The Book: On The Taboo Against Knowing Who You Are by Alan W. WattsThe Book: On The Taboo Against Knowing Who You Are by Alan W. Watts

The Book: On The Taboo Against Knowing Who You Are

byAlan W. Watts

Paperback | August 28, 1989

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In The Book, Alan Watts provides us with a much-needed answer to the problem of personal identity, distilling and adapting the Hindu philosophy of Vedanta.

At the root of human conflict is our fundamental misunderstanding of who we are. The illusion that we are isolated beings, unconnected to the rest of the universe, has led us to view the “outside” world with hostility, and has fueled our misuse of technology and our violent and hostile subjugation of the natural world. To help us understand that the self is in fact the root and ground of the universe, Watts has crafted a revelatory primer on what it means to be human—and a mind-opening manual of initiation into the central mystery of existence.
Alan W. Watts, who held both a master’s degree in theology and a doctorate of divinity, is best remembered as an interpreter of Zen Buddhism in particular, and of Indian and Chinese philosophy in general. Standing apart, however, from sectarian membership, he has earned the reputation of being one of the most original and “unrutted” ph...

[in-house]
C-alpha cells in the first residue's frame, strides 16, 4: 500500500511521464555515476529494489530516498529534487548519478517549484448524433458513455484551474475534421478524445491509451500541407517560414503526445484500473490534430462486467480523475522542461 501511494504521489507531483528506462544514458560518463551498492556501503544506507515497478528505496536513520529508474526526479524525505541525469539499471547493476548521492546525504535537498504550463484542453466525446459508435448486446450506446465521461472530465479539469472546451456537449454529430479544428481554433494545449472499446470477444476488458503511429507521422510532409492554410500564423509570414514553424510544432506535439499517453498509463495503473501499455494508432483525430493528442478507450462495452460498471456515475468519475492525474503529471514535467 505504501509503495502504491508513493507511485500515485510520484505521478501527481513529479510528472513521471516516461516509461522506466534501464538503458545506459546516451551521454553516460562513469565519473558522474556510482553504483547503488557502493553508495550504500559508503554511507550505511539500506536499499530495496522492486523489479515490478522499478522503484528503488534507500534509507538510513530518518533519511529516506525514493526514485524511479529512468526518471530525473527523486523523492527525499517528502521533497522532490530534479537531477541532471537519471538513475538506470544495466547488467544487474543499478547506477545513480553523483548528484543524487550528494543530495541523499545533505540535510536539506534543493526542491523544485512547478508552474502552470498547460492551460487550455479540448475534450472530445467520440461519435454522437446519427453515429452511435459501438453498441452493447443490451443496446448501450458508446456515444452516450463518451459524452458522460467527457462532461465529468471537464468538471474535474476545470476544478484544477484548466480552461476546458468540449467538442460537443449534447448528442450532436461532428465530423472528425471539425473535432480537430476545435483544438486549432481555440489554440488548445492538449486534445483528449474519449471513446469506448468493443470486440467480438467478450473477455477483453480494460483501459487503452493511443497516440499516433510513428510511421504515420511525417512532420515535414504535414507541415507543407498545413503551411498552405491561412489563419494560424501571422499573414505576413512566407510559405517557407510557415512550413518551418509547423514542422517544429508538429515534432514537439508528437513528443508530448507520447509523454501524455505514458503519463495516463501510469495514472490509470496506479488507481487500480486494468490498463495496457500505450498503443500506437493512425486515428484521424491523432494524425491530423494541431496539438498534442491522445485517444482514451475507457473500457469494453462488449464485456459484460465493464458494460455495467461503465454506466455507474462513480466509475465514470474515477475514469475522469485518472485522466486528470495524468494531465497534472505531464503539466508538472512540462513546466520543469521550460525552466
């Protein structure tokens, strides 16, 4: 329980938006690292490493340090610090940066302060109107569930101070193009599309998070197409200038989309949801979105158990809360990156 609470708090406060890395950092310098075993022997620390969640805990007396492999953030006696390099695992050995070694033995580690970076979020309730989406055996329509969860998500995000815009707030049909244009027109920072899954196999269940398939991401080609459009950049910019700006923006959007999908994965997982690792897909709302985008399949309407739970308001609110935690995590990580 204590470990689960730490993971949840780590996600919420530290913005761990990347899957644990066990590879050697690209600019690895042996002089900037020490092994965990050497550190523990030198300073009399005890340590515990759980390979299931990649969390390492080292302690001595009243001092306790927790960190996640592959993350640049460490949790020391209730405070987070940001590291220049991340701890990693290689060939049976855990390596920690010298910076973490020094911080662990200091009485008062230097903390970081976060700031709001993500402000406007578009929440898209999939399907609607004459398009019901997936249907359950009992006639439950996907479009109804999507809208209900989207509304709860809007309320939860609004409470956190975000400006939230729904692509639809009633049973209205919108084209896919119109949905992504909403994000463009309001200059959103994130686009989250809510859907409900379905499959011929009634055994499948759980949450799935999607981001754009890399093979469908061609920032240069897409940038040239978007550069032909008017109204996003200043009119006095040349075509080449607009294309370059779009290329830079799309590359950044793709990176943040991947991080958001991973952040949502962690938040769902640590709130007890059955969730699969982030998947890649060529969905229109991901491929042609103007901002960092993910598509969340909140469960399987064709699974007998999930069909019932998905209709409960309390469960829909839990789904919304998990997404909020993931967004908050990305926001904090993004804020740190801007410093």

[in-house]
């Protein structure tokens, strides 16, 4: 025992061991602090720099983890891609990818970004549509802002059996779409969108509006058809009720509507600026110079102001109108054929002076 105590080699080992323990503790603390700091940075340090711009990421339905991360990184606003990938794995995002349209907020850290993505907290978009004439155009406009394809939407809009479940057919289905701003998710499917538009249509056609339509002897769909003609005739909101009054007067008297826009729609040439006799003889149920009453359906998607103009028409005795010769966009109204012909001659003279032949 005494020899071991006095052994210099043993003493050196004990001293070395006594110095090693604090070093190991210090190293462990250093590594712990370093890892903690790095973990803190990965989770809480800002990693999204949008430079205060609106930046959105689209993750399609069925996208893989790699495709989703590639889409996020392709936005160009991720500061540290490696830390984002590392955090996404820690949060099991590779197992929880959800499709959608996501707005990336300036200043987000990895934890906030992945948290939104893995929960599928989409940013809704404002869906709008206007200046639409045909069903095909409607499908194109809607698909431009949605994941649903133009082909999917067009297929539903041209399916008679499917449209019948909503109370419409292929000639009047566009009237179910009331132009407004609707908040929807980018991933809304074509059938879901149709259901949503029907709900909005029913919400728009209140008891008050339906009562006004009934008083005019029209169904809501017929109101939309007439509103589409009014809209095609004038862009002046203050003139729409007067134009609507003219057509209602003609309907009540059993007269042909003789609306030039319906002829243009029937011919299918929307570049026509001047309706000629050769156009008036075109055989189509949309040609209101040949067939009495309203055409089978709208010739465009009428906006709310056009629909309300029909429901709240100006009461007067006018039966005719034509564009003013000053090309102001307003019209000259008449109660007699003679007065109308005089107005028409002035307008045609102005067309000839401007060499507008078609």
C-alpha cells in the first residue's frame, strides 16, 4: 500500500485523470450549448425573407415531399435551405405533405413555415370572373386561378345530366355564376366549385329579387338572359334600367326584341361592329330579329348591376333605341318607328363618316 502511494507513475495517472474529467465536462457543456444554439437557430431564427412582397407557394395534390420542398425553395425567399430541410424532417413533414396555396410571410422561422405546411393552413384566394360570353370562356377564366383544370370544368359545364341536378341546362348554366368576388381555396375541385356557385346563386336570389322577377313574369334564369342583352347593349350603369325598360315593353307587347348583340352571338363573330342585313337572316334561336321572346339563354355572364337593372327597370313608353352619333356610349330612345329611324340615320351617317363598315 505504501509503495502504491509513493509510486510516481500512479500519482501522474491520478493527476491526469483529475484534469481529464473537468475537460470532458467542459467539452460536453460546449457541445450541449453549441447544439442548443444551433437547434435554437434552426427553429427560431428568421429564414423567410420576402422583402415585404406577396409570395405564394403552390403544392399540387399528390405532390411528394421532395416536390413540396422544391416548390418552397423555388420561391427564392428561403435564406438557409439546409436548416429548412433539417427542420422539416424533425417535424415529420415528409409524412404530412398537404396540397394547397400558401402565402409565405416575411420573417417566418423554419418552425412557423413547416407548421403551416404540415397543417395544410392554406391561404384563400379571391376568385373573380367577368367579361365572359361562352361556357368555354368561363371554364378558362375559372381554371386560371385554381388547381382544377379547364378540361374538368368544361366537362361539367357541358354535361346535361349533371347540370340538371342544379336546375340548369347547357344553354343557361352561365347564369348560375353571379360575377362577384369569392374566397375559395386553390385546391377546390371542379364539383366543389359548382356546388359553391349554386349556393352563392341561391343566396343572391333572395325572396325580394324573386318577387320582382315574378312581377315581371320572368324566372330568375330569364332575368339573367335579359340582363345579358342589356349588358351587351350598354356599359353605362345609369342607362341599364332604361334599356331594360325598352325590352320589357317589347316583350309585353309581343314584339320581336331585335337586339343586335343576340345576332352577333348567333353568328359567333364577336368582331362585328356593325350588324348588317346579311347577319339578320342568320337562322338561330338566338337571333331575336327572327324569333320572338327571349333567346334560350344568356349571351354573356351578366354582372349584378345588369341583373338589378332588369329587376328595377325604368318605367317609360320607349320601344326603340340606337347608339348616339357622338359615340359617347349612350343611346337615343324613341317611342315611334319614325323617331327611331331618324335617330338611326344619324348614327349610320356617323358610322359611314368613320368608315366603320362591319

Title:The Book: On The Taboo Against Knowing Who You AreFormat:PaperbackProduct dimensions:176 pages, 7.95 × 5.13 × 0.45 inShipping dimensions:7.95 × 5.13 × 0.45 inPublished:August 28, 1989Publisher:Knopf Doubleday Publishing GroupLanguage:English

The following ISBNs are associated with this title:

ISBN - 10:0679723005

ISBN - 13:9780679723004


Rated 5 out of 5 by from I really love this! This book is really interesting and a great read to get you thinking. 10/10 would recommend.
Date published: 2017-01-18
Rated 3 out of 5 by from The Book A tough read at times, very introspective, one must think about the philosophical opinions, to grasp their significance.
Date published: 2014-03-23

Editorial Reviews

“Perhaps the foremost interpreter of Eastern disciplines for the contemporary West, Watts had the rare gift of ‘writing beautifully the unwritable.’” —Los Angeles Times